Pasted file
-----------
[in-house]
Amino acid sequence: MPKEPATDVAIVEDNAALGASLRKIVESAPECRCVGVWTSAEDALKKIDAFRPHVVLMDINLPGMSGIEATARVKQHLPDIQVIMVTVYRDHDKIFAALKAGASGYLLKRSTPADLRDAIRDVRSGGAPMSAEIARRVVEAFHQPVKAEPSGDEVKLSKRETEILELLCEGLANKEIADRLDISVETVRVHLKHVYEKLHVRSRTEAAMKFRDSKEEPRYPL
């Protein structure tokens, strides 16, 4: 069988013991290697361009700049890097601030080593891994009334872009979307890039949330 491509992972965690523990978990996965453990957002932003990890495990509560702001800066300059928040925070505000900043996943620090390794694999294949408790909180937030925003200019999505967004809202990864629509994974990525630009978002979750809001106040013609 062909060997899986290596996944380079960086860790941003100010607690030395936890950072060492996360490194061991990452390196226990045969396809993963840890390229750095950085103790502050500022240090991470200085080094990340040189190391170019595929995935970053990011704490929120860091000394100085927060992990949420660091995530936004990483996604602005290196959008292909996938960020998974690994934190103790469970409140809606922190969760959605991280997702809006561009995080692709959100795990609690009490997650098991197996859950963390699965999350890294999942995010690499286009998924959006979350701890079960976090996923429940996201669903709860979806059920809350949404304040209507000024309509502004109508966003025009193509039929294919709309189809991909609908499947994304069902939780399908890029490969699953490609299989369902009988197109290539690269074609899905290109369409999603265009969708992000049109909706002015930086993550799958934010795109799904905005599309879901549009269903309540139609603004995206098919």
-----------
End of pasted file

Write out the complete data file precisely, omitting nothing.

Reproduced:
[in-house]
Amino acid sequence: MPKEPATDVAIVEDNAALGASLRKIVESAPECRCVGVWTSAEDALKKIDAFRPHVVLMDINLPGMSGIEATARVKQHLPDIQVIMVTVYRDHDKIFAALKAGASGYLLKRSTPADLRDAIRDVRSGGAPMSAEIARRVVEAFHQPVKAEPSGDEVKLSKRETEILELLCEGLANKEIADRLDISVETVRVHLKHVYEKLHVRSRTEAAMKFRDSKEEPRYPL
């Protein structure tokens, strides 16, 4: 069988013991290697361009700049890097601030080593891994009334872009979307890039949330 491509992972965690523990978990996965453990957002932003990890495990509560702001800066300059928040925070505000900043996943620090390794694999294949408790909180937030925003200019999505967004809202990864629509994974990525630009978002979750809001106040013609 062909060997899986290596996944380079960086860790941003100010607690030395936890950072060492996360490194061991990452390196226990045969396809993963840890390229750095950085103790502050500022240090991470200085080094990340040189190391170019595929995935970053990011704490929120860091000394100085927060992990949420660091995530936004990483996604602005290196959008292909996938960020998974690994934190103790469970409140809606922190969760959605991280997702809006561009995080692709959100795990609690009490997650098991197996859950963390699965999350890294999942995010690499286009998924959006979350701890079960976090996923429940996201669903709860979806059920809350949404304040209507000024309509502004109508966003025009193509039929294919709309189809991909609908499947994304069902939780399908890029490969699953490609299989369902009988197109290539690269074609899905290109369409999603265009969708992000049109909706002015930086993550799958934010795109799904905005599309879901549009269903309540139609603004995206098919």